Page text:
This preferred ink further comprises 1 to 15 weight percent of a colorant. The preferred colorant comprises nigrosine base, which may be provided in the form of typophor black, which itself a mixture of oleic acid and nigrosine.
Other colorants which may be used in the subject inks include one or more vehicle soluble dyes including chinoline yellow, acetosol brown, orasol black and oil yellow. Nigrosine base and typophor black dyes are particularly suitable for use in the present ink to produce infrared readable indicia, since they have been found to have a wide spectrum absorption range of from at least 500 nm to 900 nm. Bar code print made using these inks has shown very good readability by an infrared reader operating at 940 nm, and by a visible reader operating at 633 nm. Accordingly, these inks should be readable by most commercial bar code readers, which generally operate in the 600 nm to 960 nm range.
In the following Table I, four inks within the scope of the invention (examples 4-7) are disclosed, of which formulations 6 and 7 are presently preferred. Examples 1-3 in this Table are set forth for purposes of comparison. In the following Table, formulas 1 and 2 are jettable, but have start-up (first droplet formulation after idle for a period time) problems. The print produced thereby is IR readable. By contrast, formulations numbers 6 and 7 have improved jet performance, exhibiting virtually no start-up problems at room temperatures. Ink formulation numbers 3 to 5 vary in performance between the inks of formula 1 (which is worst) and that of formula 7 (which is currently believed to be the best formula).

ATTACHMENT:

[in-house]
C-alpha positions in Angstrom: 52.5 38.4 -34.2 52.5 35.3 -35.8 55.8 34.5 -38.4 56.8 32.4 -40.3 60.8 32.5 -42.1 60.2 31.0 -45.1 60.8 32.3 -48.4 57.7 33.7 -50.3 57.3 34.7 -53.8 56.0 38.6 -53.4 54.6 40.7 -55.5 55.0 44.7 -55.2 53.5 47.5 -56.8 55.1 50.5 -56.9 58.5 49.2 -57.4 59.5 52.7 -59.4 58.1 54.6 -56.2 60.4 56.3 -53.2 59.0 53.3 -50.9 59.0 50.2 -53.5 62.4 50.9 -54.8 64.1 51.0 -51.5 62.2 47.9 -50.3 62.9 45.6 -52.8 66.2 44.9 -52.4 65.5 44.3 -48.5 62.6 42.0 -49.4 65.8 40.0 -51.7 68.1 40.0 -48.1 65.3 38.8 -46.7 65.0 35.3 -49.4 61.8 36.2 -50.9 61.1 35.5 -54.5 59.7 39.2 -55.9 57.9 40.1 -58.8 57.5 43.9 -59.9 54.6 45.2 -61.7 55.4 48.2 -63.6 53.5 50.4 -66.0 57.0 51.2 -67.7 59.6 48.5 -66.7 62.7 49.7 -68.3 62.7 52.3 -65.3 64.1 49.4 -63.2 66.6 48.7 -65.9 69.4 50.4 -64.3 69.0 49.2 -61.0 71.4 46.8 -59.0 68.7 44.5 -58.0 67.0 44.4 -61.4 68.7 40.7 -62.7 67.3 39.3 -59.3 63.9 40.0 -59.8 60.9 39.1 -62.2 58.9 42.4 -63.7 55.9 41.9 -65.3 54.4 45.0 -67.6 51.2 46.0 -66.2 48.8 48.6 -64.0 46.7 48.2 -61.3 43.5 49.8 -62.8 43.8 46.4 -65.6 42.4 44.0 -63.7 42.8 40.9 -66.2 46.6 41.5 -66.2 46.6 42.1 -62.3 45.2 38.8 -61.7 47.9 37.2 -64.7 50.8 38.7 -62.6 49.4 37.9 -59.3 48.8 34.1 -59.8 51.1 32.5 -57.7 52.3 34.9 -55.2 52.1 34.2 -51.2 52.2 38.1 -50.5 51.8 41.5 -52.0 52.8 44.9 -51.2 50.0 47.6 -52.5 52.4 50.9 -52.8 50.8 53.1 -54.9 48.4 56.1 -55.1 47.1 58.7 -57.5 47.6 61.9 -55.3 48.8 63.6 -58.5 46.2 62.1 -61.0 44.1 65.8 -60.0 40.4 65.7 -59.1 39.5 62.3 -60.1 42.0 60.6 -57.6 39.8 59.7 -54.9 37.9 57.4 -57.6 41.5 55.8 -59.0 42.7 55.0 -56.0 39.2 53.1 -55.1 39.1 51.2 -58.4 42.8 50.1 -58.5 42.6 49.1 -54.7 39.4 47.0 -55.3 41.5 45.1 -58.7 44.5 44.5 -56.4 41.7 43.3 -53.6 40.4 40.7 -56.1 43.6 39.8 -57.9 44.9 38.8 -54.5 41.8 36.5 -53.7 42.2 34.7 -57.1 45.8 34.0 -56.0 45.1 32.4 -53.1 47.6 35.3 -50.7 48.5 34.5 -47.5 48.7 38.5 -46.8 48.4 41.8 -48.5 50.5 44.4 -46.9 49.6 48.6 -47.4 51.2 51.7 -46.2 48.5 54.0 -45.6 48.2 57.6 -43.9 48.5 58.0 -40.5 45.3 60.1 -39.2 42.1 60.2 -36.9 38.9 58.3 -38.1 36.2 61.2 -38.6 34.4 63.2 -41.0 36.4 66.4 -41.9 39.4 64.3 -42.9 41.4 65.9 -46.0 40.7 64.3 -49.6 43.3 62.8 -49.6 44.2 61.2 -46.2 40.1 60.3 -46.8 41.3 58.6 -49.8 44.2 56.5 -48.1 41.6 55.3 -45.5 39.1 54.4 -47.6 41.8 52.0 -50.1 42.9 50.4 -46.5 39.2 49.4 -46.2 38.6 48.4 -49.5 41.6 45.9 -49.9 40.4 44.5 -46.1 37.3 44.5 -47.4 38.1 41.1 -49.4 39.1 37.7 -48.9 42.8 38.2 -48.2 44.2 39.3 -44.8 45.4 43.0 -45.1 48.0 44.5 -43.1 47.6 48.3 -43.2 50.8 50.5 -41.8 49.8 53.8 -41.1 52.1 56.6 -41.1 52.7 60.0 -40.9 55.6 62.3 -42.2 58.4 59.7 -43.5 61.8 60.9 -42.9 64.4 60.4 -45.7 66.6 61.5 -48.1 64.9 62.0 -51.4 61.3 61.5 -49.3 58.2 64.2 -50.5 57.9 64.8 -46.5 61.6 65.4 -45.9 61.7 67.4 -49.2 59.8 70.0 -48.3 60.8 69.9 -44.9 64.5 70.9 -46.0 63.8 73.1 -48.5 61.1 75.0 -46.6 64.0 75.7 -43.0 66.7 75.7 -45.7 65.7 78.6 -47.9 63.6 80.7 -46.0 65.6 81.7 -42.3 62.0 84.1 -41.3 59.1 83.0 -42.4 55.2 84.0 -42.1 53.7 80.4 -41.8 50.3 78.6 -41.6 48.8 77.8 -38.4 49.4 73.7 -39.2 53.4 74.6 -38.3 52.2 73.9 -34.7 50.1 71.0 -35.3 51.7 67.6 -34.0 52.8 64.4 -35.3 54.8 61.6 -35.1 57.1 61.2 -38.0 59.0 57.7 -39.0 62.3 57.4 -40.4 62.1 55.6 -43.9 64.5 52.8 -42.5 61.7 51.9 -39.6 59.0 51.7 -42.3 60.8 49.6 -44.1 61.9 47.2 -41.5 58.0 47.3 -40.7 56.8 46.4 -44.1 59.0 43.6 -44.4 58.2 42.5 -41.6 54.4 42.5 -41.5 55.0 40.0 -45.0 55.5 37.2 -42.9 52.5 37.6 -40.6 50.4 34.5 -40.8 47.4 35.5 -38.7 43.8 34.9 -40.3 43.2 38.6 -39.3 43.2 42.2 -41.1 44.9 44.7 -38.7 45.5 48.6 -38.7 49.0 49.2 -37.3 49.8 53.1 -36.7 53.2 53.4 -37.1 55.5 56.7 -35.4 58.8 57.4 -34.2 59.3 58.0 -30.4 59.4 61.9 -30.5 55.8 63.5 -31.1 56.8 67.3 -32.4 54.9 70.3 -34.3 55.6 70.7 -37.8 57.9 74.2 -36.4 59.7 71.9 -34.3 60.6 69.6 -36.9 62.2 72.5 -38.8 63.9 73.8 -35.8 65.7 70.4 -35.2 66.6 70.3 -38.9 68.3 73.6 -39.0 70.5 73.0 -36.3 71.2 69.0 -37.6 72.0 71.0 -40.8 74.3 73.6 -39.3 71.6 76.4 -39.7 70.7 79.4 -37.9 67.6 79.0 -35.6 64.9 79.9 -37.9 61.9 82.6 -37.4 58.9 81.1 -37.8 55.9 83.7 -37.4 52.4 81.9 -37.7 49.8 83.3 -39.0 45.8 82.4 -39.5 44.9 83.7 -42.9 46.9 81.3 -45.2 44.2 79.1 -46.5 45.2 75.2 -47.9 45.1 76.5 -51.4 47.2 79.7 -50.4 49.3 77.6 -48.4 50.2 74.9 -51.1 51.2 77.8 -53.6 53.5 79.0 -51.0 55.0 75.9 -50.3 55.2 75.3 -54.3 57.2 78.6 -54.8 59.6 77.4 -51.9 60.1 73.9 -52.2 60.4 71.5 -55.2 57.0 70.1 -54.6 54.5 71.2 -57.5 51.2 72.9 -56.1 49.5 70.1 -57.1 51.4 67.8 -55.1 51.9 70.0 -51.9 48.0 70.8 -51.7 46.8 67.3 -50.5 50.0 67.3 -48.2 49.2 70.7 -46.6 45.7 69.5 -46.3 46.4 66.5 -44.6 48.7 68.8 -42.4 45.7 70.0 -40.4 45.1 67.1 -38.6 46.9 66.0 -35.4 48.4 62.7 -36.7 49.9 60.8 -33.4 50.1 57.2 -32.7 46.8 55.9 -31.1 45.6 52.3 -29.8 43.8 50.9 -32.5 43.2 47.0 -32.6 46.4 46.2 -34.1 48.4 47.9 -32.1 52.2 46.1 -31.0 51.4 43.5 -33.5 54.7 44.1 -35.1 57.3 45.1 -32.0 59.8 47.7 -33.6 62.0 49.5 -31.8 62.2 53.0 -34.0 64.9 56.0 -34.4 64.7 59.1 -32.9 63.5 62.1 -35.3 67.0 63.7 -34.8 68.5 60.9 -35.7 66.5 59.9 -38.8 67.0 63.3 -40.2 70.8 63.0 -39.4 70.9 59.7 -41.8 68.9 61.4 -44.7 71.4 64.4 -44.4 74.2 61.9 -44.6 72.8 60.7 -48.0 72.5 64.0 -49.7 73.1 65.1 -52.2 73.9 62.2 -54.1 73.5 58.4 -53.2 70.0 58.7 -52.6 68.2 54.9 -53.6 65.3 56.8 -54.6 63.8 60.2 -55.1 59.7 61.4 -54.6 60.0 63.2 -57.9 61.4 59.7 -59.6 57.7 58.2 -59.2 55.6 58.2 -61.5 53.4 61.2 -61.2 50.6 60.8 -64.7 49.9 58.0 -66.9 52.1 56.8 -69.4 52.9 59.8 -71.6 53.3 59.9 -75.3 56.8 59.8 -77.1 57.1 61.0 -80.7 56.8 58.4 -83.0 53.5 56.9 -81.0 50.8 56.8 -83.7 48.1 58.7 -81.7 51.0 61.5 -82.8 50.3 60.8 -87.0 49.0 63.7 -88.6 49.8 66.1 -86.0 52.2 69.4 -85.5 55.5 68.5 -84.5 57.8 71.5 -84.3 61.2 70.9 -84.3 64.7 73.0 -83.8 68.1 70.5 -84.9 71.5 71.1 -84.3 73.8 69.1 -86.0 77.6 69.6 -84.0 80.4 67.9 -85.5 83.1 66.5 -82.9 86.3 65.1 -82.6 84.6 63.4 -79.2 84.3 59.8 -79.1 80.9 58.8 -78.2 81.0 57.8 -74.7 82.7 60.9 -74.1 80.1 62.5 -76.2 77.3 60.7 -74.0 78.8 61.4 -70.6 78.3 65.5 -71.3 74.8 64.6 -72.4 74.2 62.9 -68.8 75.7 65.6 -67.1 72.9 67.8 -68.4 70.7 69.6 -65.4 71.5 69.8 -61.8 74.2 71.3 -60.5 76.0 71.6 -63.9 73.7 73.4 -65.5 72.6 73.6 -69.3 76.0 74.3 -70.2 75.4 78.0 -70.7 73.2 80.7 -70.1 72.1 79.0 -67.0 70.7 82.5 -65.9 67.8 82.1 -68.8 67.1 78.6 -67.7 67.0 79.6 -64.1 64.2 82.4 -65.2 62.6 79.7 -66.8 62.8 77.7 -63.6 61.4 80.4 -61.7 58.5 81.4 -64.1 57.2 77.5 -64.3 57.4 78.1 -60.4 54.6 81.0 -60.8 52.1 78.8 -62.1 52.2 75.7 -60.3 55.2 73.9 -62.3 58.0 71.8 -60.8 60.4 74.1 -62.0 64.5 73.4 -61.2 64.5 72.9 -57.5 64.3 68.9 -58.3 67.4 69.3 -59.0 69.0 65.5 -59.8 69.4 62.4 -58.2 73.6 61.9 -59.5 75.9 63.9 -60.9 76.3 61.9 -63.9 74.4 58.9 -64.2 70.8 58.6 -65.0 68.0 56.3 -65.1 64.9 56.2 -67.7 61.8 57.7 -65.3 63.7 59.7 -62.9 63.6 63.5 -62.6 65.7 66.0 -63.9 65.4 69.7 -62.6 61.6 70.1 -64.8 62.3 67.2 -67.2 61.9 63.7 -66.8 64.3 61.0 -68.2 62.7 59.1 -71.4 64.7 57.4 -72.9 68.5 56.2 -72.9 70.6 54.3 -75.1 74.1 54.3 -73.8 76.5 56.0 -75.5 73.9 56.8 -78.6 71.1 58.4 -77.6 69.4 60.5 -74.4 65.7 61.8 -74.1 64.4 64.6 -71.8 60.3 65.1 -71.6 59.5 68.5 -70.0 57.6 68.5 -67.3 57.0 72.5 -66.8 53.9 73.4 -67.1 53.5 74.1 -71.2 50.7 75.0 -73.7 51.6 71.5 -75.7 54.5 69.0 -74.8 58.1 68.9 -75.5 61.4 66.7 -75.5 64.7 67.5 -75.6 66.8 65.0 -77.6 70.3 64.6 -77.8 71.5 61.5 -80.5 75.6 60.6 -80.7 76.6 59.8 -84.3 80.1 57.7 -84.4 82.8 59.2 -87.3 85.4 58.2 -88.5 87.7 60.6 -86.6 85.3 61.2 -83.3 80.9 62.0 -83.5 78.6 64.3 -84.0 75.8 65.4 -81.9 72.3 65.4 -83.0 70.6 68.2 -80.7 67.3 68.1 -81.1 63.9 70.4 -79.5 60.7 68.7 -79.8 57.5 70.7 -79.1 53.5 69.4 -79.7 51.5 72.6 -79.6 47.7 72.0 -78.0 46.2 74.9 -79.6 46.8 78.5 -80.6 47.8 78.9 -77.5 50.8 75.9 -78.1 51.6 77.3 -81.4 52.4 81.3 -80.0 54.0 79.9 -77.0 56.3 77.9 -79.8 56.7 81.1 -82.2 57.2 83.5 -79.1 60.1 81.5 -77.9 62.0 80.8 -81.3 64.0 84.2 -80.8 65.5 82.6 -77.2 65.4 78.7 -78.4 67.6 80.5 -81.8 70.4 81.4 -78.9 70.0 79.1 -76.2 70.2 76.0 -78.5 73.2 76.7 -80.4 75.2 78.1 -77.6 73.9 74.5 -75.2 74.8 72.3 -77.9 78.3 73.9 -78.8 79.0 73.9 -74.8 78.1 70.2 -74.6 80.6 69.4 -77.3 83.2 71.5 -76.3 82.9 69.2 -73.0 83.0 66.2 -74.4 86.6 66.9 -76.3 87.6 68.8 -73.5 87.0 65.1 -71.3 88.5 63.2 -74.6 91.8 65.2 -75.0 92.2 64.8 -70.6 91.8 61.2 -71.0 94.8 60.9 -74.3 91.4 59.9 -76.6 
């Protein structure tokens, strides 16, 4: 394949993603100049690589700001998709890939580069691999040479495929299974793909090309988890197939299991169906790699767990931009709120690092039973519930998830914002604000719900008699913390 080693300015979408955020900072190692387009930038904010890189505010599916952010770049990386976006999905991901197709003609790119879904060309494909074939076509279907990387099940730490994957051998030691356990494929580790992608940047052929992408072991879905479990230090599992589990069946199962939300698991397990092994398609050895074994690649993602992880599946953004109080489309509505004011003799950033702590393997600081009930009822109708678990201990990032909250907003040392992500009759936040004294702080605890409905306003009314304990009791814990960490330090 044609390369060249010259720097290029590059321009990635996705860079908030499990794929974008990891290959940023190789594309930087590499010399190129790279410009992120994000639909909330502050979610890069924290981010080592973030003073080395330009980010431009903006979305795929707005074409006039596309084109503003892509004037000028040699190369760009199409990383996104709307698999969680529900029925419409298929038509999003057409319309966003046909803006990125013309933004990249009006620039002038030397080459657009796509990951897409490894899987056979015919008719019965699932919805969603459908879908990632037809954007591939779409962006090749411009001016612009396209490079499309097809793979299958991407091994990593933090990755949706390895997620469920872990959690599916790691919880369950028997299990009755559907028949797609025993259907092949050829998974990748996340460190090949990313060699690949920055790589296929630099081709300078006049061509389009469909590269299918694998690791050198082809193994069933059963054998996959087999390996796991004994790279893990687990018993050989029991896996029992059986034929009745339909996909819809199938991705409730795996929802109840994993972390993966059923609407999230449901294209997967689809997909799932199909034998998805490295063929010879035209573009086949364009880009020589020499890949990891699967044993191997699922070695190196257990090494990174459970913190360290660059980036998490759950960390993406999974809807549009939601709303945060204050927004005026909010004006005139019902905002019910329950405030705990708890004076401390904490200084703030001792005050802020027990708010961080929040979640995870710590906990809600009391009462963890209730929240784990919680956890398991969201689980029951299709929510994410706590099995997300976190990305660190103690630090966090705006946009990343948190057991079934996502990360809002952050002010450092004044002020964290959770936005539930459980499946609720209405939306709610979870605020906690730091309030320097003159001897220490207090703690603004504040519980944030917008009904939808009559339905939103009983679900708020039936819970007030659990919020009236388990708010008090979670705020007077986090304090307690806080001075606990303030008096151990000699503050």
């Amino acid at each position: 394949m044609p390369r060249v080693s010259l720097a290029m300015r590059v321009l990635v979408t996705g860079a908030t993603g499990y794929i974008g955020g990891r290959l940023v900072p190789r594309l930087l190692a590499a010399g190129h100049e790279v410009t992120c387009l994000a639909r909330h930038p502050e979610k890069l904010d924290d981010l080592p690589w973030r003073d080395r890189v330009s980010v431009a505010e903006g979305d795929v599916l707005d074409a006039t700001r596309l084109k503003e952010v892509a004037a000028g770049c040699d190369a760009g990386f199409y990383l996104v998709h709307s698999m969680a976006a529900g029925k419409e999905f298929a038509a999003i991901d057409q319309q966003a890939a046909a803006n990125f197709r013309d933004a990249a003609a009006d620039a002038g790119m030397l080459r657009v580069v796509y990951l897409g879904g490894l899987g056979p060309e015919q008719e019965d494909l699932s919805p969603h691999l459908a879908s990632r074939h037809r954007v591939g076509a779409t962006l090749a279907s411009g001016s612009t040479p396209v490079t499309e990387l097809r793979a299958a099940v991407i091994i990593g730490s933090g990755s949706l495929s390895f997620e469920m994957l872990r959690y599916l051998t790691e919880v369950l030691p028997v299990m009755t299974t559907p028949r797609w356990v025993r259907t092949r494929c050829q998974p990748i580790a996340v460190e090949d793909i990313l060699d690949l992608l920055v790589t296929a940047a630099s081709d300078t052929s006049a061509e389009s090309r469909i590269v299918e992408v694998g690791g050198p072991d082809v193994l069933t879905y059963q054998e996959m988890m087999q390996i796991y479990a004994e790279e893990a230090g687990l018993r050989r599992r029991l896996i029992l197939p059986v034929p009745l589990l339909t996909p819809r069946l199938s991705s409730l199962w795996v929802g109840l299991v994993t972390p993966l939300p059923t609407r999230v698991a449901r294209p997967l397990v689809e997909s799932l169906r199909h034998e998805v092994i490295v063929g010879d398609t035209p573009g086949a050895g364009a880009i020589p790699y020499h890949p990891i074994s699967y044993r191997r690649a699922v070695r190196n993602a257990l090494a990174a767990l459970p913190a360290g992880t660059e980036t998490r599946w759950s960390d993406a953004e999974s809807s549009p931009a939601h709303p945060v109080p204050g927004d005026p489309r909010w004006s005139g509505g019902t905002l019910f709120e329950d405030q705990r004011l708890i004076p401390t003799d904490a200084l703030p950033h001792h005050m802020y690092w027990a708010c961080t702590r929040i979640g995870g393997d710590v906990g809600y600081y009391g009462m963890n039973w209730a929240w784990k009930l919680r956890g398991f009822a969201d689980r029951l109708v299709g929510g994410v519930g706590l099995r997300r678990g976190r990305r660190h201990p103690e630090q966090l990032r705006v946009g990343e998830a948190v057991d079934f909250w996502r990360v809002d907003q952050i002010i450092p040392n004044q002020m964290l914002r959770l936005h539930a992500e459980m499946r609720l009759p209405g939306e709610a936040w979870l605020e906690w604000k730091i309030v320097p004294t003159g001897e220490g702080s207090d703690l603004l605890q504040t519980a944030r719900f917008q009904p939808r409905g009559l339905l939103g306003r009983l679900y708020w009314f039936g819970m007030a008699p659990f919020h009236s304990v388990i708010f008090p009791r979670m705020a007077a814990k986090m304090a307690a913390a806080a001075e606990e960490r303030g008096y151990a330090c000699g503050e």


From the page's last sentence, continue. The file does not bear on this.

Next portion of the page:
TABLE 1______________________________________INK # 1 2 3 4 5 6 7______________________________________Diethylene 20 34 -- -- -- -- --GlycolOleic 35 10 28 28 35 28 28AcidDibutyl -- -- -- 40 33 40 60SebacateMethoxy 35 34 60 20 20 -- --TriglycolBenzyl -- -- -- -- -- 20 --EtherNigrosine 10 -- 12 12 12 12 12BaseTypophor -- 22 -- -- -- -- --BlackViscosity25° C. 40 -- 30.5 32.3 33.5 30.7 36.455° C. 13.5 -- 10.7 11.6 14.3 12.3 13.6 (57° C.)Surface -- -- -- -- -- 32.1 30.6Tension25° C.______________________________________